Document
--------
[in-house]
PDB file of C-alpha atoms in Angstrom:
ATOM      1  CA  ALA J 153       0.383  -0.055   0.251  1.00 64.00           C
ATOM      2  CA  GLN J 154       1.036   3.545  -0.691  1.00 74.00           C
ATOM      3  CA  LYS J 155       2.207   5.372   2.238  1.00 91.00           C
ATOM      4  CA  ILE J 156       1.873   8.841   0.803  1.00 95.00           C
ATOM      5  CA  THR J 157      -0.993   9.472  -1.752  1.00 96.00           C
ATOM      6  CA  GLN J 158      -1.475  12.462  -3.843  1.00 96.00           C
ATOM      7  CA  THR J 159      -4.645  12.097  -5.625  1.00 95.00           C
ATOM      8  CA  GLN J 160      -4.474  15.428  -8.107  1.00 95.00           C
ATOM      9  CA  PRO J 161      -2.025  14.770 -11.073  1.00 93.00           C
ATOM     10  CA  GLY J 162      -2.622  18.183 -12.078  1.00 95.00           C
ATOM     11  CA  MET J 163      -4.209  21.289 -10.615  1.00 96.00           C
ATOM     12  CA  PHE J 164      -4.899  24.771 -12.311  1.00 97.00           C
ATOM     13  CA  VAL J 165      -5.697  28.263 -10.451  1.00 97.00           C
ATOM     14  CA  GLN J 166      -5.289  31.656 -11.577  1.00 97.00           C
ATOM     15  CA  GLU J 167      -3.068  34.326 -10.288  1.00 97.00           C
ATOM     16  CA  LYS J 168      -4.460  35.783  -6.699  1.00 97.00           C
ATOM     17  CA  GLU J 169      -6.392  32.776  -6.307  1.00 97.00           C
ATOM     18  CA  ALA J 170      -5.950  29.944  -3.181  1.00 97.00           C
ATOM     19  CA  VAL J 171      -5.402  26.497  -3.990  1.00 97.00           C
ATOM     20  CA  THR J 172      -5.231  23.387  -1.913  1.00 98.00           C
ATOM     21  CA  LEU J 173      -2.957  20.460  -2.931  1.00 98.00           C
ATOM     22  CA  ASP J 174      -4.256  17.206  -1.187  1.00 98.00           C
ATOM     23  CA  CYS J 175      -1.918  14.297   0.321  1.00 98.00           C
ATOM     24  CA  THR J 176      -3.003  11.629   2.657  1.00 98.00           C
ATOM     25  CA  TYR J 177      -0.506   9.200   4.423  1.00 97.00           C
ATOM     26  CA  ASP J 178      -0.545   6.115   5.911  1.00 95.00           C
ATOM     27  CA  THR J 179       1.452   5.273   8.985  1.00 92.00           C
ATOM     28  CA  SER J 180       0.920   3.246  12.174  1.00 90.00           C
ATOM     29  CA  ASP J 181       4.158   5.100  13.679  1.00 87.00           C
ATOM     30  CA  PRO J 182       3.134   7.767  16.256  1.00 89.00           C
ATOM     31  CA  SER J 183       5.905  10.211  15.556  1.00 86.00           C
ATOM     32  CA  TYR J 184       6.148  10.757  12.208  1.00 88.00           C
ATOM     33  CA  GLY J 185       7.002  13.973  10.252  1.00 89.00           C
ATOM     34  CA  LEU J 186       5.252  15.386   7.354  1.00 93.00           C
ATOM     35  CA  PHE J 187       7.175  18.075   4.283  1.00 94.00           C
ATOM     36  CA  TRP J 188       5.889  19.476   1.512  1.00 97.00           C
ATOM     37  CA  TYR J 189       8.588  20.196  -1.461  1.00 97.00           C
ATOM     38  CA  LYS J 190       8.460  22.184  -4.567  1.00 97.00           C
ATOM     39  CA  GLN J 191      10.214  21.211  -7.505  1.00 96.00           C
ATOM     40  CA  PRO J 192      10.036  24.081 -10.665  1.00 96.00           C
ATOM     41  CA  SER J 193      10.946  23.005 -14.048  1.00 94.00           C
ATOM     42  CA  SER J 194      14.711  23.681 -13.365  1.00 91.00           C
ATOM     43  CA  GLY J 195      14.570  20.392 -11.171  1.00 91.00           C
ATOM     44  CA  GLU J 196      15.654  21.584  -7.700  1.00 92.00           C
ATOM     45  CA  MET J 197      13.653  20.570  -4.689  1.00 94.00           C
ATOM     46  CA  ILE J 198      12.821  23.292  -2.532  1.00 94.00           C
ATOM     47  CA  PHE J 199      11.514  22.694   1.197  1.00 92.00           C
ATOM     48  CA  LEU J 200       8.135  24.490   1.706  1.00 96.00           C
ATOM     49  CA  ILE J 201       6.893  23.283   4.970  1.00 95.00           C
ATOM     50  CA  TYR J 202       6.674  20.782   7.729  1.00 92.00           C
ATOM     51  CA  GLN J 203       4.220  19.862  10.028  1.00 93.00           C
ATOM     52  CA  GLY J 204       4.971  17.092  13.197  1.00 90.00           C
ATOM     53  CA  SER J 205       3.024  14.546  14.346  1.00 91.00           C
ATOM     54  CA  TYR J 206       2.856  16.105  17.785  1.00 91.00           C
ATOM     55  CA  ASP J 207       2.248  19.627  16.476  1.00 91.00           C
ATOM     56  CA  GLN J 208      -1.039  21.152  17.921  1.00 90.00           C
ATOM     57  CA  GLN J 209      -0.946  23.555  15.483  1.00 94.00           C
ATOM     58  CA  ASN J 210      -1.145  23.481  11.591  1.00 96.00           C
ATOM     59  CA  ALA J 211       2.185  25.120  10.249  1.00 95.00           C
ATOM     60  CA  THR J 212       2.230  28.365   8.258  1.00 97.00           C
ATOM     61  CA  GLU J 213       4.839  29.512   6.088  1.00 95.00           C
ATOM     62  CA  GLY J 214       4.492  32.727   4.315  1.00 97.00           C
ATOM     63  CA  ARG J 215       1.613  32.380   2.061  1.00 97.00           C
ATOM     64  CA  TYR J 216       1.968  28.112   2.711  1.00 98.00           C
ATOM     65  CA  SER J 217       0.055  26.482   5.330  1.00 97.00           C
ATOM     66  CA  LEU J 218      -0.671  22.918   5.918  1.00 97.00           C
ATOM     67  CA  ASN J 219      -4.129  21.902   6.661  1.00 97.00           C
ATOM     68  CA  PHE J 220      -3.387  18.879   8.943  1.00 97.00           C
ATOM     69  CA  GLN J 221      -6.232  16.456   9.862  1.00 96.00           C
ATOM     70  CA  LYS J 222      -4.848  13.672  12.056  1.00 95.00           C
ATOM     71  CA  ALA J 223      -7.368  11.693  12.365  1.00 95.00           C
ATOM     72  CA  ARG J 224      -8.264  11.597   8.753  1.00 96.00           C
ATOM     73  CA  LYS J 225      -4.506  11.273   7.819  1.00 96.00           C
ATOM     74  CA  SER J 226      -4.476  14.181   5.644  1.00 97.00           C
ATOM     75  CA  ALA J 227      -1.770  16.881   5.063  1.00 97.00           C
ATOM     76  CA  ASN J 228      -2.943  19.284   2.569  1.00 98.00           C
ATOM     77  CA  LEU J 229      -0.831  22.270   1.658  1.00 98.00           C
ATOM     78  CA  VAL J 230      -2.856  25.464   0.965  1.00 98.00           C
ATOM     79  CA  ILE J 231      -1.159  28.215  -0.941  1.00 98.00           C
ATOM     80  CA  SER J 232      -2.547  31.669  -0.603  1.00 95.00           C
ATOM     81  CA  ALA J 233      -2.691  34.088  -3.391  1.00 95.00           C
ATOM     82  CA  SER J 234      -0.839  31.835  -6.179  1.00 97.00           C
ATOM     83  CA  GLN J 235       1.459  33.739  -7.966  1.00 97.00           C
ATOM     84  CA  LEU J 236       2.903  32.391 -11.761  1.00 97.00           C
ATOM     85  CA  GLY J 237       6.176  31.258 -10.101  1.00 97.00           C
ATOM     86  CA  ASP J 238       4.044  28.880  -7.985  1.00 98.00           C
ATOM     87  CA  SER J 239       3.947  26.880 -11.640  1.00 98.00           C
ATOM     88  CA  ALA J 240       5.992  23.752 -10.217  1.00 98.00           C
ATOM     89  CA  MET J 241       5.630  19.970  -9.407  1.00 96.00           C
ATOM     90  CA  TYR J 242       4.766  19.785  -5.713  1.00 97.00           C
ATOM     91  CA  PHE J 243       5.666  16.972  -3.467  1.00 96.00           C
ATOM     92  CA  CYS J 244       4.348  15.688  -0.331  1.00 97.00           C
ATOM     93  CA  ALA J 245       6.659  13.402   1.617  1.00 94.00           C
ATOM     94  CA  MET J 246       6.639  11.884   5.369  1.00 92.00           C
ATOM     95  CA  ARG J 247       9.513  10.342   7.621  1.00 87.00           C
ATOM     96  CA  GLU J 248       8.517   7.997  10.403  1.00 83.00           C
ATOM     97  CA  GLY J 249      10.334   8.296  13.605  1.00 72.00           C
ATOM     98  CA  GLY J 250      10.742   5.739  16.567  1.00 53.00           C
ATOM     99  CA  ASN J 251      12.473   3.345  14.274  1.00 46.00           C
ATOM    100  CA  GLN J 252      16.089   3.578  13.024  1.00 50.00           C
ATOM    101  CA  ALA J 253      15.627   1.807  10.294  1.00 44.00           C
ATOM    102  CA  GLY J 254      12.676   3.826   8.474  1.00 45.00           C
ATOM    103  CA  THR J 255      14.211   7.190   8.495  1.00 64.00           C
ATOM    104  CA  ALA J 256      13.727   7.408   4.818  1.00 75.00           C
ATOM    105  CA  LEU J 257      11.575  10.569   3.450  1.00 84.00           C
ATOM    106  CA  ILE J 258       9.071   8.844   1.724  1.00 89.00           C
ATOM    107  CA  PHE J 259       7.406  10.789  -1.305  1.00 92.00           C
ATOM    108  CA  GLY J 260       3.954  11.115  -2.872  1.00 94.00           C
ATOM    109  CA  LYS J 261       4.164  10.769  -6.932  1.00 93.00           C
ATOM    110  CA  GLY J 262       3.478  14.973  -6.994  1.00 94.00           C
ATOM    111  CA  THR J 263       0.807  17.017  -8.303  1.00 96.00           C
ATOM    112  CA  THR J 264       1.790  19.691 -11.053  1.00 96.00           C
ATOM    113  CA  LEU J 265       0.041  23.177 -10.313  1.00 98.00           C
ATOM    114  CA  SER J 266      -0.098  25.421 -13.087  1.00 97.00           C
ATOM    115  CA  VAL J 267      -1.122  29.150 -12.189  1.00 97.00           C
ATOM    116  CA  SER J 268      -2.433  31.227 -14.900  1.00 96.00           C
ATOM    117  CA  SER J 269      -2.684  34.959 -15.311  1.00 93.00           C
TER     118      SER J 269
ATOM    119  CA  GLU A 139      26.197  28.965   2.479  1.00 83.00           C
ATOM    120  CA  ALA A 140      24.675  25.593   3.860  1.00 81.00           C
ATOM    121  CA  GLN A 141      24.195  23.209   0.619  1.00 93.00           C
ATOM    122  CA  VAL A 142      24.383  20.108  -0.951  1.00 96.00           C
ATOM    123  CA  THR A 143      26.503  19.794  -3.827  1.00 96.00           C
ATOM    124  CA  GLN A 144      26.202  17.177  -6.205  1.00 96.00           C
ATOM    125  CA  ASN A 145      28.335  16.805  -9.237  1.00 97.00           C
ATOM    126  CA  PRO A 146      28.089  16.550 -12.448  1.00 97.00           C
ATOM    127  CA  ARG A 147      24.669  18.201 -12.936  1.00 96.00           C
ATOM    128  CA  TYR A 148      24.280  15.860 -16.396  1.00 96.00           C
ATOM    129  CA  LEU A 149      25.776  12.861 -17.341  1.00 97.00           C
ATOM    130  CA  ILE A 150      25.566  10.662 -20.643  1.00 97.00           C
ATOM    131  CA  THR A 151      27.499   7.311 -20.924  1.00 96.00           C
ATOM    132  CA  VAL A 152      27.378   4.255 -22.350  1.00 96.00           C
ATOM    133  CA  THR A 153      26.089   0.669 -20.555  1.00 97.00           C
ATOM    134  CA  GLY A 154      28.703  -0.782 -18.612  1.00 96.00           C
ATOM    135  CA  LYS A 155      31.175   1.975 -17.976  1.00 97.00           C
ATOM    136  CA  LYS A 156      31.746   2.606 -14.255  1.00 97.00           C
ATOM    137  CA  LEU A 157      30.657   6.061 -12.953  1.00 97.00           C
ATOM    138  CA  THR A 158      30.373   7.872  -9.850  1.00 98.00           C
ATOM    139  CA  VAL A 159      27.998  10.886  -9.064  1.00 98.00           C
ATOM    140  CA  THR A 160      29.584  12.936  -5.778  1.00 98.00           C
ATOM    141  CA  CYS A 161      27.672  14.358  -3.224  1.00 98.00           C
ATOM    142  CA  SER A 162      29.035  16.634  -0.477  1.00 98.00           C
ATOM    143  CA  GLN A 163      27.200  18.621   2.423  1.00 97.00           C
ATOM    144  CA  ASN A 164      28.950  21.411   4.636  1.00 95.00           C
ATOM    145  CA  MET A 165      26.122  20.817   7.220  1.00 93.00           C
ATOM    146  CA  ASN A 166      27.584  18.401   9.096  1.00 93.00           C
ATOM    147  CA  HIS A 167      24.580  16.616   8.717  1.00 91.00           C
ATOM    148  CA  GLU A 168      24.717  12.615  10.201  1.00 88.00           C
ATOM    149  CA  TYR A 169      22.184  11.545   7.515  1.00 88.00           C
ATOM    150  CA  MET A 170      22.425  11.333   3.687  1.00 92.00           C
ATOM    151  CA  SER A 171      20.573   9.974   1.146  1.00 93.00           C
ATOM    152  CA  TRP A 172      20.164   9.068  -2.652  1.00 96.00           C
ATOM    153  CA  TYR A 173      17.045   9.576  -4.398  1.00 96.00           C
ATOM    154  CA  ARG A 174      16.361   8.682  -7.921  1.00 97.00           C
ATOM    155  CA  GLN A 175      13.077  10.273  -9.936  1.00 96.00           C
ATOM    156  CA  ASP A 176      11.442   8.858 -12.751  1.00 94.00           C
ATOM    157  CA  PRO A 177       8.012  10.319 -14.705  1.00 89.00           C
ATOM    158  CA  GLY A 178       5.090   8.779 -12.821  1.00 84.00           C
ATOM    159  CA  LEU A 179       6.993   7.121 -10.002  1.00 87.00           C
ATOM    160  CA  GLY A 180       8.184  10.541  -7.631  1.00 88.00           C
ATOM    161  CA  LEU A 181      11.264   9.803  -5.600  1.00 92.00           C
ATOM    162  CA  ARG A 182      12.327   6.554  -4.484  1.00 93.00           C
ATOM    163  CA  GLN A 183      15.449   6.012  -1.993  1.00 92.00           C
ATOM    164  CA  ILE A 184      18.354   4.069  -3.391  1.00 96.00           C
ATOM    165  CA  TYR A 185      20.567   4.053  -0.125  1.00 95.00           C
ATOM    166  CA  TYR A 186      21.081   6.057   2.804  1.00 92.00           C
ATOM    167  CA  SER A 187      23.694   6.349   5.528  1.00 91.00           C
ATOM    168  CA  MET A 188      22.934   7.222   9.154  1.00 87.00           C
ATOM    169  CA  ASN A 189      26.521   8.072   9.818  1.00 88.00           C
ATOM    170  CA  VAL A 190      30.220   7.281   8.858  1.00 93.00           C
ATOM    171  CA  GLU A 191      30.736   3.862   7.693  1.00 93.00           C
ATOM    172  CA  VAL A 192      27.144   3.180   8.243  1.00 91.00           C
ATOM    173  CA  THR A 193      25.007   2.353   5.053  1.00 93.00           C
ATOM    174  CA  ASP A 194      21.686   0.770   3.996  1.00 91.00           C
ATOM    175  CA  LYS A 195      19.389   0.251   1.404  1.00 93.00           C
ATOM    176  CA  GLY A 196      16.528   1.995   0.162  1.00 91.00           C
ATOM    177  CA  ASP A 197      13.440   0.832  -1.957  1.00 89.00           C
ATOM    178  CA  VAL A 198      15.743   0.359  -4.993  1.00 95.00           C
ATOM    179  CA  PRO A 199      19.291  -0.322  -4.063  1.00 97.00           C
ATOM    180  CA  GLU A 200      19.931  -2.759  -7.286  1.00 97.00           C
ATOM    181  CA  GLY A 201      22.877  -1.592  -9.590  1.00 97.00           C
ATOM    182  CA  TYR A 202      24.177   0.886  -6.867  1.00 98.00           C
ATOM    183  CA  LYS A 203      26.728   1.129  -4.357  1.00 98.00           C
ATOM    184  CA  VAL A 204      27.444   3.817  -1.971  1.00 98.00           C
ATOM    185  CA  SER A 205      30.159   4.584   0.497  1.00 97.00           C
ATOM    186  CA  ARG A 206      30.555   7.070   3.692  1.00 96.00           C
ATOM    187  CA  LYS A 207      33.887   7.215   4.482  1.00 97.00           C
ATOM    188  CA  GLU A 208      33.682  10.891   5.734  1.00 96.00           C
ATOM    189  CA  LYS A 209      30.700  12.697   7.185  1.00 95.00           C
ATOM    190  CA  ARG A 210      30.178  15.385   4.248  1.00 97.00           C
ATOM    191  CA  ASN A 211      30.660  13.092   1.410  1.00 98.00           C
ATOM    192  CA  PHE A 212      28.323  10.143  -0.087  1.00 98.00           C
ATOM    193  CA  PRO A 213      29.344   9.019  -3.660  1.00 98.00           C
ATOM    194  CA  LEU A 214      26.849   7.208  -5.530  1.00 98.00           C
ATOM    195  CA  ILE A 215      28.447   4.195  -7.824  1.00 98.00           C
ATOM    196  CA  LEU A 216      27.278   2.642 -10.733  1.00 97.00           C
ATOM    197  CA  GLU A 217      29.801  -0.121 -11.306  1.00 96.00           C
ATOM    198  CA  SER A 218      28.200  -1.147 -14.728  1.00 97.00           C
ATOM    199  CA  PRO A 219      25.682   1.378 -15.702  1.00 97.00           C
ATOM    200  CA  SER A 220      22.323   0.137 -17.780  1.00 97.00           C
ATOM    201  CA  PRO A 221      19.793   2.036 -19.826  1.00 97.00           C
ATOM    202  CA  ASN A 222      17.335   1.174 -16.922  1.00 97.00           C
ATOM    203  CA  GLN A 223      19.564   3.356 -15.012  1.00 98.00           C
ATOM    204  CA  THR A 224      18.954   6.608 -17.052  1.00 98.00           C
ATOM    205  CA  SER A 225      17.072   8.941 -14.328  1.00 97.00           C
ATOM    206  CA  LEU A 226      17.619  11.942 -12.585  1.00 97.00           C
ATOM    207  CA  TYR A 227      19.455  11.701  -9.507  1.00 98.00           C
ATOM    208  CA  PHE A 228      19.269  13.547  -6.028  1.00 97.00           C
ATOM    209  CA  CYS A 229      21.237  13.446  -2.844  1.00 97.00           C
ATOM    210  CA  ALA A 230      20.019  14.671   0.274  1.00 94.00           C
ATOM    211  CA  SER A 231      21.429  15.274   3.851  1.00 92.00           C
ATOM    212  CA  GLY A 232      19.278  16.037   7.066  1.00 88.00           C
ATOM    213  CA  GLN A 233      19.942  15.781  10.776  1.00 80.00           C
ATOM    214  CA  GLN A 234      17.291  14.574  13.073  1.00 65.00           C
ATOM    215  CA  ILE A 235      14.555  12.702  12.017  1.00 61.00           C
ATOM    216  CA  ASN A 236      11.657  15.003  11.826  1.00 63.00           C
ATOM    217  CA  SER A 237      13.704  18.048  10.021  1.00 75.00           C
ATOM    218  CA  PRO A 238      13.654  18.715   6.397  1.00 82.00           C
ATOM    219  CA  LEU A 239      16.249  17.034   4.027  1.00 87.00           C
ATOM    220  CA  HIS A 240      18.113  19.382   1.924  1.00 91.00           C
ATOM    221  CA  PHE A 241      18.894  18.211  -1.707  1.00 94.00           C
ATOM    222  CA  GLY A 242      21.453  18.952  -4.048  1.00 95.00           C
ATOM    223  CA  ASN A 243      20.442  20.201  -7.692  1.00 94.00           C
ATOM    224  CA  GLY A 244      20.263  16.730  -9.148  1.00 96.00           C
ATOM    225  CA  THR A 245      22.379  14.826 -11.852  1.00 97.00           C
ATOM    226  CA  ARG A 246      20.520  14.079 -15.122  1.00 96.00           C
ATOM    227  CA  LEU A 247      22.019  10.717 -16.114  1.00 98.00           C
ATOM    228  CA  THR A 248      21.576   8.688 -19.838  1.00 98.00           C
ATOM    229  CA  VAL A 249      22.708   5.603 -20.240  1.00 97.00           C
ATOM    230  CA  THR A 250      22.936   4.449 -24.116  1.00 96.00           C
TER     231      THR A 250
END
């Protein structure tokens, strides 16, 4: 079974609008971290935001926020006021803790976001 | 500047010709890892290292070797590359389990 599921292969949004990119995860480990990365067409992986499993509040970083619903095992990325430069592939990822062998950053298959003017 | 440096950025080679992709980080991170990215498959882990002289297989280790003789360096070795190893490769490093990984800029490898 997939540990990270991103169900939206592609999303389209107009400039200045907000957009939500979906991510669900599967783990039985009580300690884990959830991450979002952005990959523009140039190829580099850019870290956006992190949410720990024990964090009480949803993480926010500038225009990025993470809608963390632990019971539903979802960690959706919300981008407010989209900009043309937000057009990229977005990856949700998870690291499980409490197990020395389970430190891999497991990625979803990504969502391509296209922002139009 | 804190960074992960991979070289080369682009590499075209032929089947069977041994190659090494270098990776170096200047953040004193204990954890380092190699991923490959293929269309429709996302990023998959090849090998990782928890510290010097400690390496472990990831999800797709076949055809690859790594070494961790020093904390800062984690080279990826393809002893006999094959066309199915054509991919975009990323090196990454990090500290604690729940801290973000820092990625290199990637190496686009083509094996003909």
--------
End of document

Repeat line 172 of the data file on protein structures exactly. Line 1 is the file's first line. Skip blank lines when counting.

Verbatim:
ATOM    170  CA  VAL A 190      30.220   7.281   8.858  1.00 93.00           C